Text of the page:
Consistent with NHS guidelines, the recommended daily intake is 14.8 mg for women aged 19 to 49, and 8.7 mg required for women aged 50 and over. Key plant-based sources of iron include beans, seeds, dark leafy greens, figs, prunes, beetroots, nuts, quinoa, pulses, and lentils.

Top tip: maximise iron absorption by pairing iron-rich foods with vitamin C, such as adding lemon juice to cooked spinach.

Vitamin D

Vitamin D is a fat-soluble vitamin crucial for absorbing minerals like calcium and phosphate from food, which are required for healthy teeth and bone formation. On the flip side, it functions as a steroid hormone, aiding in cell growth, neuromuscular and immune function, and glucose metabolism.

Our body produces vitamin D in two main ways: through dietary intake and when our skin is exposed to sunlight, hence its nickname “sunshine vitamin.”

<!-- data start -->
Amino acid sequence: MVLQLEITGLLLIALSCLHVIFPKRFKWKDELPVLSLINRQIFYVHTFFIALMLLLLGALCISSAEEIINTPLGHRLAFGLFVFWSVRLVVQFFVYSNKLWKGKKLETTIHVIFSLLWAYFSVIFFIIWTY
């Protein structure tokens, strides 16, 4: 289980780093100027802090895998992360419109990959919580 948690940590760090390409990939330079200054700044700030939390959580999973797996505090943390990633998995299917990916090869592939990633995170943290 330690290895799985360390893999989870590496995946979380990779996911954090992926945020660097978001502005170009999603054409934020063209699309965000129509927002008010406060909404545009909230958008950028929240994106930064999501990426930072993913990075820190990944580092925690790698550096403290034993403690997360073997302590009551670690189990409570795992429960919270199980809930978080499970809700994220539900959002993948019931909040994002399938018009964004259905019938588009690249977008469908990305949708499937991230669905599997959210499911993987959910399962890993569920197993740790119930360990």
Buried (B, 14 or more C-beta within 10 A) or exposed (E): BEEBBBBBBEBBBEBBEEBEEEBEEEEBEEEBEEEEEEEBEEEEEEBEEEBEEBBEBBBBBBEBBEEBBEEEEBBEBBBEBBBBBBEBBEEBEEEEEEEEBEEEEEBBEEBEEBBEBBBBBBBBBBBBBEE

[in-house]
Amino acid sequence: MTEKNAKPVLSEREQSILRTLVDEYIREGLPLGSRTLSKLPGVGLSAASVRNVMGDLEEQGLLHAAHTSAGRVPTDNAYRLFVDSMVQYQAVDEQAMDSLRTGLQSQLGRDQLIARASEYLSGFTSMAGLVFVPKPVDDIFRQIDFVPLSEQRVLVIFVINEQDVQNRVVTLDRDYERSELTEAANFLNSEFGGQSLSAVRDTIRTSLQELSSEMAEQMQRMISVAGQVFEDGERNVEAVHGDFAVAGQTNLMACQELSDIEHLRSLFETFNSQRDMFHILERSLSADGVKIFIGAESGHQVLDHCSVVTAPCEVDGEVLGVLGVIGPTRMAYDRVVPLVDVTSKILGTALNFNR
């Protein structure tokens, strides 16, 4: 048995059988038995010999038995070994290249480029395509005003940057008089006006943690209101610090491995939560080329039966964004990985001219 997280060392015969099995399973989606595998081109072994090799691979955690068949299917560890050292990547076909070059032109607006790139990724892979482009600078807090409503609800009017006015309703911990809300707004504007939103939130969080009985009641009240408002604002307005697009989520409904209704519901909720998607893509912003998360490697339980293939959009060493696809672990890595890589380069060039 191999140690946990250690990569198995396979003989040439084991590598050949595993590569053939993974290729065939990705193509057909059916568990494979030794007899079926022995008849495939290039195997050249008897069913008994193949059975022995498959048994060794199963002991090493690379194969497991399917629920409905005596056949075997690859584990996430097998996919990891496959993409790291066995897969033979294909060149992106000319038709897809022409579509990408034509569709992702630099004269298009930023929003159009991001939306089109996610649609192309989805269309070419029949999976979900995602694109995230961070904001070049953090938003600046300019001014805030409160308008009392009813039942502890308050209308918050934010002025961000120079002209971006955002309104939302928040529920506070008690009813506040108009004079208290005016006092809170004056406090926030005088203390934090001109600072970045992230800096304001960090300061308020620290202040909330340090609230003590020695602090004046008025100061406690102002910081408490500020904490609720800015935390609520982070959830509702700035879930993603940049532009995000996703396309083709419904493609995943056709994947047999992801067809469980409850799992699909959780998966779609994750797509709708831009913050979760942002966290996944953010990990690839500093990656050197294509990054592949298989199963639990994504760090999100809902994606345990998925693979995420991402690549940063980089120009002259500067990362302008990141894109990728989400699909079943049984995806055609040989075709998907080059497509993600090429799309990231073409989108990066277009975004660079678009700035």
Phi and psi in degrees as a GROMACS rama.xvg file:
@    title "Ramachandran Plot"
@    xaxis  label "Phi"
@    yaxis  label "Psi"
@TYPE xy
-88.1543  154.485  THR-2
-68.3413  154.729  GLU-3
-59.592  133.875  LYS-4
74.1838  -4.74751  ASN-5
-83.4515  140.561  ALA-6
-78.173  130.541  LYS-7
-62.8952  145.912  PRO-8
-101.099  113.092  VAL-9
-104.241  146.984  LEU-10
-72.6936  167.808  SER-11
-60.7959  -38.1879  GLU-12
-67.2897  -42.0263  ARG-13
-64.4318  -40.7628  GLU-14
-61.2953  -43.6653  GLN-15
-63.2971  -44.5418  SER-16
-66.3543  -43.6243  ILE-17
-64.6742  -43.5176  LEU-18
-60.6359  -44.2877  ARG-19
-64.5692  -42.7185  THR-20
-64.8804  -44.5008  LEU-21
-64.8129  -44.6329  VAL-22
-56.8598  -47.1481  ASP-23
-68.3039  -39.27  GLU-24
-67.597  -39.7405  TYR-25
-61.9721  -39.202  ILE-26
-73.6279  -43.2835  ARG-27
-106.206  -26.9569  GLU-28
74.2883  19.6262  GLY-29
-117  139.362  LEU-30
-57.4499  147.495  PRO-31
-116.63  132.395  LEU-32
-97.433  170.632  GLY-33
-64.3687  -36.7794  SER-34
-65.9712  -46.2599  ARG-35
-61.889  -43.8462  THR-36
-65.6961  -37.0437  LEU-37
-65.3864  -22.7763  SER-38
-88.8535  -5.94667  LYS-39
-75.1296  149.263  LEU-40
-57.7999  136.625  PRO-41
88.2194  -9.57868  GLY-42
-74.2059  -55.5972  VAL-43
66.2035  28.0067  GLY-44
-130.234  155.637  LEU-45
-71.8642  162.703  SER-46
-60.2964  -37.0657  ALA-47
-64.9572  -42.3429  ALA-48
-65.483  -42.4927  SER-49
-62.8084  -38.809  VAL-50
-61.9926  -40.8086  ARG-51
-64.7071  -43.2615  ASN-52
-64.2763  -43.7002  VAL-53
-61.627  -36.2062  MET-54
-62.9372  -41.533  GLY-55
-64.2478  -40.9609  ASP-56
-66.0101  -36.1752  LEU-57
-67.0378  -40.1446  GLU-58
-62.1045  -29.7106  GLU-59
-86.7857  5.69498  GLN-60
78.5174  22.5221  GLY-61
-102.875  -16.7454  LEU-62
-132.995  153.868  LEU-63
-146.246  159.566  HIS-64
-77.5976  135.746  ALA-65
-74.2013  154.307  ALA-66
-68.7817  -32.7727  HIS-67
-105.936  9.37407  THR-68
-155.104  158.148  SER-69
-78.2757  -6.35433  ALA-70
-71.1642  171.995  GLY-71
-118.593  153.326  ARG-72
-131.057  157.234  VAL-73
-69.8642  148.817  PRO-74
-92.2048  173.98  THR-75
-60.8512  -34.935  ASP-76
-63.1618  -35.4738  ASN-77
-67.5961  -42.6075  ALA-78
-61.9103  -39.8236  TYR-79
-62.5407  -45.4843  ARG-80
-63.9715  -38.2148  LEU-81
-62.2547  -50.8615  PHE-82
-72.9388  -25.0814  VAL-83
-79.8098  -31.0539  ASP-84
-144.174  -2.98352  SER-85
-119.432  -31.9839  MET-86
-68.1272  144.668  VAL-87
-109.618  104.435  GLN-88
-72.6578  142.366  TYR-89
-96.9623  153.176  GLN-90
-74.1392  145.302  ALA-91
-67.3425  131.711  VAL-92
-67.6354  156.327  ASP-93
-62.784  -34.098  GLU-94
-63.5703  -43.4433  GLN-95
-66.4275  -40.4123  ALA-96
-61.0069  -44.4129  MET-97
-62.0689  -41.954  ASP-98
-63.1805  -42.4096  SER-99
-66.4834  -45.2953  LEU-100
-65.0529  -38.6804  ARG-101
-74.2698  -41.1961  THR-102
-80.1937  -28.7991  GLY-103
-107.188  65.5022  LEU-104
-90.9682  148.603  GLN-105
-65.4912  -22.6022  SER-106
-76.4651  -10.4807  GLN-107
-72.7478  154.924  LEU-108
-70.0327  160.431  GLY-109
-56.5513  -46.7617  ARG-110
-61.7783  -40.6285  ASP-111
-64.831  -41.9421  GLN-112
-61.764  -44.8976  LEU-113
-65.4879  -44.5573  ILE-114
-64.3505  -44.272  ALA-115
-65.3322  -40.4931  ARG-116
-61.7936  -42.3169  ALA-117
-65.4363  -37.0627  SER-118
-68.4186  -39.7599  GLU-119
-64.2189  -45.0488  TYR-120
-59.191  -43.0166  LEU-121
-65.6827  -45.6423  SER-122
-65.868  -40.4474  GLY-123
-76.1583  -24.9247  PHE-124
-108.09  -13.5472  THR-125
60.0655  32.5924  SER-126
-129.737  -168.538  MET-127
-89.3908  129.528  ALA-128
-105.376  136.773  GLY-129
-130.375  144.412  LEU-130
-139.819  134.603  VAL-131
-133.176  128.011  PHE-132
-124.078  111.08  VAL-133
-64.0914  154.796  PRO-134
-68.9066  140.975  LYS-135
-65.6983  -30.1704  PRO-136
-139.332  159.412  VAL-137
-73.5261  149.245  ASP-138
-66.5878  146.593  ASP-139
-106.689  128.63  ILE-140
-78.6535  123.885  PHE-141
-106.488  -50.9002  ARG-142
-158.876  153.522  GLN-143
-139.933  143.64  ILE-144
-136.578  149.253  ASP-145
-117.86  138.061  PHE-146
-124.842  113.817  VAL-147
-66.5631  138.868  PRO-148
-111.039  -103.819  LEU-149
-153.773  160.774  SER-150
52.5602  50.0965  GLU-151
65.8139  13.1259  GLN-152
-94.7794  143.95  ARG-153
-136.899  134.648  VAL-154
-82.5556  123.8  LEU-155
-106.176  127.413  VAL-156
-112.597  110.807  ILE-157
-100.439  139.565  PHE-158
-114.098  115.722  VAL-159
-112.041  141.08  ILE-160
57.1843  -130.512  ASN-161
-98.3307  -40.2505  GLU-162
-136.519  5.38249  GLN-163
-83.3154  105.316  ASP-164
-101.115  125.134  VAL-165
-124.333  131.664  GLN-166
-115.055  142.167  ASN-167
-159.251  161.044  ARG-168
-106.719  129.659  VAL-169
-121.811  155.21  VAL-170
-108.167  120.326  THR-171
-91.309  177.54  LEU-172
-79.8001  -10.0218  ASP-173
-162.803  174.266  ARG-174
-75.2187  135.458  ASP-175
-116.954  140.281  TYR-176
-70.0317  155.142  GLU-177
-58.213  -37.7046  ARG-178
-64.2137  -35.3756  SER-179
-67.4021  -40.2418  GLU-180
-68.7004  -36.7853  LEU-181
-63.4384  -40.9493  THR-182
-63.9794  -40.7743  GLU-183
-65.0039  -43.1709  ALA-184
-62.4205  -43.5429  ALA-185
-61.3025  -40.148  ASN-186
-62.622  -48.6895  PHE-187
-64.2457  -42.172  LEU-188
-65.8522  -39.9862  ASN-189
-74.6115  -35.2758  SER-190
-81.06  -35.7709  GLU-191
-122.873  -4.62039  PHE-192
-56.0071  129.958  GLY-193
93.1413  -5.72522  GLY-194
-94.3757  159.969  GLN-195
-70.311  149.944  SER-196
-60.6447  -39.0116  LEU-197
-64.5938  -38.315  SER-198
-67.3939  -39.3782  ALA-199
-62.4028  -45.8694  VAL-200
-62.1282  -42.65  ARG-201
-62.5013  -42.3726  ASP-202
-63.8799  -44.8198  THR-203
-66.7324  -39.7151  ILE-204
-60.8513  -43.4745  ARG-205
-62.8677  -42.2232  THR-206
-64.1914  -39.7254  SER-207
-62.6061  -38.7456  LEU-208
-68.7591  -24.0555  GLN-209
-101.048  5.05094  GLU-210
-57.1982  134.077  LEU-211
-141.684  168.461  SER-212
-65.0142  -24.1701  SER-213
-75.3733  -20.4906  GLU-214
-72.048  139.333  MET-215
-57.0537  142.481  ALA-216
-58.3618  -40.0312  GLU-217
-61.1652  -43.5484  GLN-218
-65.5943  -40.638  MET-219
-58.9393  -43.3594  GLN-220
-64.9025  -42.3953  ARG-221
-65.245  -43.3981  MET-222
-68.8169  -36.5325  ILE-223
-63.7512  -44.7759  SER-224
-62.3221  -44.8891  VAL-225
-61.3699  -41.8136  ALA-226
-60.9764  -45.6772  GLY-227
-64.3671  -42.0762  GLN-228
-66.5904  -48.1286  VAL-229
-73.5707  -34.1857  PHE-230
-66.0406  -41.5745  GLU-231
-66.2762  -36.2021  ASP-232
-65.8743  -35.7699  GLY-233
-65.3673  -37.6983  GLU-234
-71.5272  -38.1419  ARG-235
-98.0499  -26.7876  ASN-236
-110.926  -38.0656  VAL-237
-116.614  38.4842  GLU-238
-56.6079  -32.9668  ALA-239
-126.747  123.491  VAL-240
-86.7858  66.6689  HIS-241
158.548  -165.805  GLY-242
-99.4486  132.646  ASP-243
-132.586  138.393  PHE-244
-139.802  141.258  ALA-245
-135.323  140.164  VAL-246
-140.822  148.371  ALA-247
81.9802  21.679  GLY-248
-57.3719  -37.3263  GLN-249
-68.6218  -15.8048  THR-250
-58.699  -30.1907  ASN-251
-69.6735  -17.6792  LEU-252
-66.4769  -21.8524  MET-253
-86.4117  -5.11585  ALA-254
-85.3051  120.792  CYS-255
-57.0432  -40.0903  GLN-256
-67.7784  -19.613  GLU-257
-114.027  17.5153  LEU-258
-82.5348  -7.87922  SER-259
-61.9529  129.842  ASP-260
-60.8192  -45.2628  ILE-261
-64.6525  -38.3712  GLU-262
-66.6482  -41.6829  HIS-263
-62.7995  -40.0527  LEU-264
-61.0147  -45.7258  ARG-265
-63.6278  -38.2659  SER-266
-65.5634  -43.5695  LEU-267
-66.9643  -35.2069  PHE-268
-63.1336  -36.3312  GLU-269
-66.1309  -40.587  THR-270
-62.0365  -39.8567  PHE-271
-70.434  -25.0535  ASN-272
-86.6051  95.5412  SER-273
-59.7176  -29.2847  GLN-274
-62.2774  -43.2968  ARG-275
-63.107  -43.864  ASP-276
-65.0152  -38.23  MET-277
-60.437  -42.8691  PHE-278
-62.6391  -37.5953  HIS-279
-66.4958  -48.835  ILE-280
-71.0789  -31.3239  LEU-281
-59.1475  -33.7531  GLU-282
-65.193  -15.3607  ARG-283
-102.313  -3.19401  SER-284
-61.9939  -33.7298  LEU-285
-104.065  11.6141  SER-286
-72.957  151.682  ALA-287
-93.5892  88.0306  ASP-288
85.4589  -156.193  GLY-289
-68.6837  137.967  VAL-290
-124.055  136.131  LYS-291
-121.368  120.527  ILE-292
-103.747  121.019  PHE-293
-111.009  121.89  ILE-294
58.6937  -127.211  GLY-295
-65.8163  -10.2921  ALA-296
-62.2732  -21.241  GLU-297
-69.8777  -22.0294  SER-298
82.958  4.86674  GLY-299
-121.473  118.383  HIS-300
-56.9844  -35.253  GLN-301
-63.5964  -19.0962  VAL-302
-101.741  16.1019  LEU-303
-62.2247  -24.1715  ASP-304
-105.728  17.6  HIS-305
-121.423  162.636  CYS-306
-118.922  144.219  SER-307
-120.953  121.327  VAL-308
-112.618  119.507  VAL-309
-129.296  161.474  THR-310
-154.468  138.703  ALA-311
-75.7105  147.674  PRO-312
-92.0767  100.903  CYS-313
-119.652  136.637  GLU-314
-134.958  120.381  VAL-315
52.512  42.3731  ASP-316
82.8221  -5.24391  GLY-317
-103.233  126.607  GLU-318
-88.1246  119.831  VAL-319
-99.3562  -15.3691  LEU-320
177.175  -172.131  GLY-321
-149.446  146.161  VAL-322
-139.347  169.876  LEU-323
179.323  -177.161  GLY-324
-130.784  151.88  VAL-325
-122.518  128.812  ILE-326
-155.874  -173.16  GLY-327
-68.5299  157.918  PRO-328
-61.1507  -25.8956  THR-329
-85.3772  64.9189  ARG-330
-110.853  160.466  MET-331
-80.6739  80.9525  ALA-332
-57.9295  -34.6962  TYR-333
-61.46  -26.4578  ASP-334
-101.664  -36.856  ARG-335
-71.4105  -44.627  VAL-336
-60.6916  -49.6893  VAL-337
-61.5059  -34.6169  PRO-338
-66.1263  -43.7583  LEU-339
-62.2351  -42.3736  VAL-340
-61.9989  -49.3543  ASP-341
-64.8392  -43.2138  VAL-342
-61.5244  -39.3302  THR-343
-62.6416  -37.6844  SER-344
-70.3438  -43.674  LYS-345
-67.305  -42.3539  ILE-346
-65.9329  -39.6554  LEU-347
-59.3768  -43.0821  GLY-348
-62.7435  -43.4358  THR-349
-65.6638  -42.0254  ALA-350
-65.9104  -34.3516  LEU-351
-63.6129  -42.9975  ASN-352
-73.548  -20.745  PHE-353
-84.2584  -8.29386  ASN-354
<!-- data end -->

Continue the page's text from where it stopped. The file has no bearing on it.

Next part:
Symptoms of Vitamin D deficiency include bone pain, brittle bones, fatigue, muscle pain, mood irregularities, and delayed wound healing and to prevent deficiency, the NHS recommends a daily intake of 10 micrograms per day, which applies to women who are pregnant or breast-feeding as well.

Plant-based sources of Vitamin D2 include chlorella, sunflower seeds, and mushrooms, which synthesise vitamin D when exposed to sunlight.

Top tip: bear in mind that Vitamin D is a fat-soluble vitamin, meaning it absorbs best when taken alongside dietary fat. To maximise absorption, pair your vitamin D supplement with foods rich in healthy fats (nuts and seeds are easy wins!). For a convenient option, try our new Mango Sunshine Juice Shot, providing 100% of your daily vitamin D in one delicious serving.

 

Author: Plenish Nutritionist, Katie Morley

DipNT, mBANT, mANP, CNHC

Email: [email protected]

Website: www.holsome.uk